I always have serious confusion trying to answer the dinner party invite question, but you’ve very wisely pointed me in the direction of my error. It’s the interview angle that solves the problem of filing the chairs most effectively.

    And considering that your French maid outfits have already been filled, might I humbly request a position as dish washer? After all, your fine china, inherited silver flatware, and expensive pots should all be hand washed, and I happen to be something of an expert. It might seem silly to volunteer for this task at such an extraordinary event, but the rewards of course lie in the opportunity to collect any leftovers for future sale on Ebay.

    • As I’ve said before, the guy’s got range. It’s anybody’s guess as to which identity he’ll take at the dinner table. No need to apply as a dishwasher/dinnerware opportunist – all regular guests of the kasbah are automatically invited. With your list of esteemed guests, I should be asking YOU if I can attend YOUR dinner party. I’ve got references and my baked goods coming highly recommended…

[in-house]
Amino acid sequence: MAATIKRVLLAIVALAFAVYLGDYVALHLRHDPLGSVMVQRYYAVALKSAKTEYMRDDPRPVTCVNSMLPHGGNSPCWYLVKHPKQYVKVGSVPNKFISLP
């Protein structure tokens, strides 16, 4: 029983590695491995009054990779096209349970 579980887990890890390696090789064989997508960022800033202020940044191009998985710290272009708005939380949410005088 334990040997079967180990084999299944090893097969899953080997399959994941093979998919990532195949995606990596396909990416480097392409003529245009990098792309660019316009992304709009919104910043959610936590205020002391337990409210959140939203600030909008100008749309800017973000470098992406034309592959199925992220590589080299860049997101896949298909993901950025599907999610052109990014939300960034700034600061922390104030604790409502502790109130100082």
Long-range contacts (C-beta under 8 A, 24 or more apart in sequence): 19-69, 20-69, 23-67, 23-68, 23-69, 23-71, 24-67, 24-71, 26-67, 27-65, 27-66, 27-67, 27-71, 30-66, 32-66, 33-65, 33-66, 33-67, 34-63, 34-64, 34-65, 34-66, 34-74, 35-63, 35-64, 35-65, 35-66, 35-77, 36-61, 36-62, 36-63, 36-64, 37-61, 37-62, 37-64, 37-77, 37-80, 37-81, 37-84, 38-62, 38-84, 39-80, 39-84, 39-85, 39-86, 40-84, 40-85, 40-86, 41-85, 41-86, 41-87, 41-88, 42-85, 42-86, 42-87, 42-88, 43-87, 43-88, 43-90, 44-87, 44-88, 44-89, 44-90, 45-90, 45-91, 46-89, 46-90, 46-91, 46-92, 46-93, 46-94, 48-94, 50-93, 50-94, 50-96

• A high score is not necessary to be invited. As for alternative games, I think the 12 year-old would prefer a game of Sorry or Mancala instead. She’s kind of ruthless that way. 🙂

  5. on ,
    marcia said:

    I would love to welcome people at the door as they enter your party, (and also as a way of being on your list of invites). I have a good eye for uninvited party crashers as well and could keep the riffraff at bay! (:

    • No one’s applied to be a bouncer so you’re hired! I’m just a little concerned about the log jam that might occur as you chat it up with the guests on their way in. We both know how chatty you are. 🙂

  6. Pingback: Letters from Benedict: On Theme Songs & D.J. Names « Tami Clayton